Bestie goals captured on television, such as the dazzling runs against Sheffield United, Chelsea, West Ham and the delicate lob against Spurs have become all-time classics. And who knows what other gems he scored in an age before blanket television coverage, great goals that now live on only in the memories of those lucky to have been there at the time.
The First Pop Star Footballer
Nicknamed "the fifth Beatle", he was one of the most famous stars in Britain during the 1960s. Best was the first pop-star footballer, a personification of youth culture and the swinging sixties.
He had the good looks, the style and the girls went mad for him with Best getting 10,000 fan letters a week. This had never happened to a footballer before. Sadly it was this pop star image that proved his eventual downfall, for he began to live the lifestyle of a pop star, and not a footballer.
Best himself once said, "If I'd been ugly, you'd never have heard of Pele". The alcohol, women and wild nights spent partying would ultimately shorten his career and lead to severe health problems later on.
As he became a casualty of intense media attention, George could not concentrate on football without being hounded everywhere by paparazzi. He opened a night club and a number of fashion boutiques which were not a success, while a string of famous actress/model girlfriend's meant he was under incredible media scrutiny.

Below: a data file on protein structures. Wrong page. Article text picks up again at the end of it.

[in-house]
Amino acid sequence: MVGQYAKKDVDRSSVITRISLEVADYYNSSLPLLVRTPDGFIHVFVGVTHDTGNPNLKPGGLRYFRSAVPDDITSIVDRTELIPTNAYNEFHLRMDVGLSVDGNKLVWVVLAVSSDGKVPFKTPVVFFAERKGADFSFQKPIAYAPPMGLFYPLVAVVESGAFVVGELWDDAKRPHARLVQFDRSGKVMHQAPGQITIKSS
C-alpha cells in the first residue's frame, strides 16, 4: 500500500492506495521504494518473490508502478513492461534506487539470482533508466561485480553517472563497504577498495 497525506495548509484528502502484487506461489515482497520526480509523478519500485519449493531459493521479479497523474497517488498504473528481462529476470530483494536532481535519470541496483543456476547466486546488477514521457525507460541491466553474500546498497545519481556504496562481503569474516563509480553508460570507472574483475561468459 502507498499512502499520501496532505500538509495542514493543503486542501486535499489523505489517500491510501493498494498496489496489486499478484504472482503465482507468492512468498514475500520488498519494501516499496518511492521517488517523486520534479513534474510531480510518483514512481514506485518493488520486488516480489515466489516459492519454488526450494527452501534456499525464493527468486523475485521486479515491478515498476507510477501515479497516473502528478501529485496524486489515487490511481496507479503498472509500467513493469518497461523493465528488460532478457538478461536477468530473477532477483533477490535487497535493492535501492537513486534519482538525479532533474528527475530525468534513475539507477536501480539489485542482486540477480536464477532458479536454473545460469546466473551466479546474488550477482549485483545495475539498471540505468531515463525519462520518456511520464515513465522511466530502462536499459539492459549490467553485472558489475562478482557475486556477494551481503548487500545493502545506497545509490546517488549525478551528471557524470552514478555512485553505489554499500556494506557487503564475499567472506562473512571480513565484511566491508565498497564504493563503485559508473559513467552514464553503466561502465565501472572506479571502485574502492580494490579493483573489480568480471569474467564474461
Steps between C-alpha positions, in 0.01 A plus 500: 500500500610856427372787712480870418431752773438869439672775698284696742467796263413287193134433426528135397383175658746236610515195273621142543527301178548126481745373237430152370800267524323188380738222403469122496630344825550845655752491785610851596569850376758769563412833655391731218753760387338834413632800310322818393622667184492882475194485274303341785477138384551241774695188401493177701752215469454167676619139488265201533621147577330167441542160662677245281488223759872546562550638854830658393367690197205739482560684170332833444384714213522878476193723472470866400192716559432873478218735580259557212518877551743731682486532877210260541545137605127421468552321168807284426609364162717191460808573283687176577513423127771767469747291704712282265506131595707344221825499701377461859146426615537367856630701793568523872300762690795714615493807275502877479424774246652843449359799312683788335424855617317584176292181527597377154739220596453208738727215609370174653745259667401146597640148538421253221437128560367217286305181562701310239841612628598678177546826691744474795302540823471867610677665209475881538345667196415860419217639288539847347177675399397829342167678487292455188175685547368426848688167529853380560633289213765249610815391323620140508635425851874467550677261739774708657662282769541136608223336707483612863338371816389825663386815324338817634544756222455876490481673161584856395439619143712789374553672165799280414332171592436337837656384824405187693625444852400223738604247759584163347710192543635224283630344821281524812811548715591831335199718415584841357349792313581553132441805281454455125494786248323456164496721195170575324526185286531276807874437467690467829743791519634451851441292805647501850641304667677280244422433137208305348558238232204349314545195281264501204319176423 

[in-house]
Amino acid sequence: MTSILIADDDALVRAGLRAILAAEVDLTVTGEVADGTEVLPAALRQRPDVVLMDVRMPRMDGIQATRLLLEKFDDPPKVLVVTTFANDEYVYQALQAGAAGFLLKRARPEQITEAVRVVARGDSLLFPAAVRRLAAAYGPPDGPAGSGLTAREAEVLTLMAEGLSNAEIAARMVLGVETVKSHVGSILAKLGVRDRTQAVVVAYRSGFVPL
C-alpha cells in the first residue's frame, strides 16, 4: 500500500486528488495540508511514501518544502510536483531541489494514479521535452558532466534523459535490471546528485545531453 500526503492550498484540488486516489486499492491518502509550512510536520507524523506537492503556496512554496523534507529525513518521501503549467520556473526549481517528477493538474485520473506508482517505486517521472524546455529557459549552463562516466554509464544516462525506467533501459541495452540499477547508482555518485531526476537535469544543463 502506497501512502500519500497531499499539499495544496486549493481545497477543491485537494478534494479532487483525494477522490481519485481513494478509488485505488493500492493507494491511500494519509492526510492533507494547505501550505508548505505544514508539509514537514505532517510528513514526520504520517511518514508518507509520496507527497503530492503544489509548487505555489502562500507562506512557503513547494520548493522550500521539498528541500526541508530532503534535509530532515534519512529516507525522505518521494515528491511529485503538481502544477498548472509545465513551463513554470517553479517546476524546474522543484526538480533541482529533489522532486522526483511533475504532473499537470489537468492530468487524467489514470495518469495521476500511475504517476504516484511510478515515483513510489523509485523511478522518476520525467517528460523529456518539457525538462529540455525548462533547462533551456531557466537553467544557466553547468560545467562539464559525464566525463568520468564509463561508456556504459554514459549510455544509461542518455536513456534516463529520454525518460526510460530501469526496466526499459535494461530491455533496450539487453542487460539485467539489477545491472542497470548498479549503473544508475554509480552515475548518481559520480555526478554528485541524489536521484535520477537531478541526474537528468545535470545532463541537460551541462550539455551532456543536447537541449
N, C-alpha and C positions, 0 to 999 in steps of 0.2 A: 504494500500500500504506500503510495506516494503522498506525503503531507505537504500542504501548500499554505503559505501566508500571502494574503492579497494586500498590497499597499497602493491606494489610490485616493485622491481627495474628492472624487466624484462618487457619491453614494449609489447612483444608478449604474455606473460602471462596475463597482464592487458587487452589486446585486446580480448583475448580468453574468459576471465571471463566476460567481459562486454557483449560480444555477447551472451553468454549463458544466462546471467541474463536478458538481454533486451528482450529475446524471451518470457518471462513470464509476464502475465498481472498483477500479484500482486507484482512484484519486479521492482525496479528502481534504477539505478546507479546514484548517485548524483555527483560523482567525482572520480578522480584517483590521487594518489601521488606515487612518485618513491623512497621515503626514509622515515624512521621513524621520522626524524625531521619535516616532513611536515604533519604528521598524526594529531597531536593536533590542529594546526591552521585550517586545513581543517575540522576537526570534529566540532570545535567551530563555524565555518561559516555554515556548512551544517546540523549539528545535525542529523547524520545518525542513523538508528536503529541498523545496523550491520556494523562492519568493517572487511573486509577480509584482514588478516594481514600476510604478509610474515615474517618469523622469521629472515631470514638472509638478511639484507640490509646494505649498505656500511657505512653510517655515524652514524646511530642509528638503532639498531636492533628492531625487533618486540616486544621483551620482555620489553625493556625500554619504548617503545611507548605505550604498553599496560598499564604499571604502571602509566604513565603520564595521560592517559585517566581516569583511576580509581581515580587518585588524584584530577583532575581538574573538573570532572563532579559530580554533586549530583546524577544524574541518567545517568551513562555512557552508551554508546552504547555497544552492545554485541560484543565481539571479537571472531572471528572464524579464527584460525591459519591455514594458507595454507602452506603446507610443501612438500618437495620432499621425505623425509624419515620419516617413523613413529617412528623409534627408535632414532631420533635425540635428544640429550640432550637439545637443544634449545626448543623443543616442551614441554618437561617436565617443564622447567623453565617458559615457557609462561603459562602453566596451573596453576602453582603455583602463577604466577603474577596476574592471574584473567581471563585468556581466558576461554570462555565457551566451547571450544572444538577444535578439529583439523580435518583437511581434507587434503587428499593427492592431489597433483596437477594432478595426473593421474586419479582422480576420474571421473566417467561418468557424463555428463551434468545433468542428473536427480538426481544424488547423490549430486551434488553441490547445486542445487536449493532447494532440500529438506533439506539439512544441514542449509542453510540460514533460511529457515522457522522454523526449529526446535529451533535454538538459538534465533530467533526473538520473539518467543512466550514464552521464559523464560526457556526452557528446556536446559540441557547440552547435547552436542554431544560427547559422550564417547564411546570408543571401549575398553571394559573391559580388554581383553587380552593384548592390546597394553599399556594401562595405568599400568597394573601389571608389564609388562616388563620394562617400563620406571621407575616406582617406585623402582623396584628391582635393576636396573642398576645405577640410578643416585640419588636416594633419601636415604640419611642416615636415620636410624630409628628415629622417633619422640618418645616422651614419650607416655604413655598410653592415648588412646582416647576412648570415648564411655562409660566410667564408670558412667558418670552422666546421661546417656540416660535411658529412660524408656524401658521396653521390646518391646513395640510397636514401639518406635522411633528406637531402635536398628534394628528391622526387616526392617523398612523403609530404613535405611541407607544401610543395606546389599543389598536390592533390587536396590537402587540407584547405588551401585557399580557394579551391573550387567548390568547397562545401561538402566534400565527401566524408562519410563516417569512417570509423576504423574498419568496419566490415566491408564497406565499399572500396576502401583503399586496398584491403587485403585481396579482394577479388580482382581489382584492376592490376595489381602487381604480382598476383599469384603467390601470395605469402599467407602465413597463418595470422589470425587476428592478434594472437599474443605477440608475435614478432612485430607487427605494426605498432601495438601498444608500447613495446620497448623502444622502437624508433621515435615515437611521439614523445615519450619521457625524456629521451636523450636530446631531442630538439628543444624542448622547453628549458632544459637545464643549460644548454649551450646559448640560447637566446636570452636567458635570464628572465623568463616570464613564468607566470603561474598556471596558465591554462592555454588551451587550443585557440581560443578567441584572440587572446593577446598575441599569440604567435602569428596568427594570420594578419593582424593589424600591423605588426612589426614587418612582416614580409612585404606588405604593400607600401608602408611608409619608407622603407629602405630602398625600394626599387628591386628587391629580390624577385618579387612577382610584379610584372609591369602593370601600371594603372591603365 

Once Sir Matt retired in 1969 it was downhill for the Ulsterman as he became increasingly rebellious and erratic. Busby's successors, Frank O'Farrell and Tommy Docherty lacked his fatherly influence on Best. The United team was in decline and Best found it hard to take.
Seeing United beaten by teams they used to hammer a few years ago was painful and his love for football slowly diminished. He took solace in the bottle with drinking and partying taking over his entire life. He was now frequently missing training and failing to turn up for games.
In 1972 he announced his retirement at only 26 but was persuaded back by Docherty. The comeback was not a success and George left United for good on New Years Day 1974, his final game against QPR.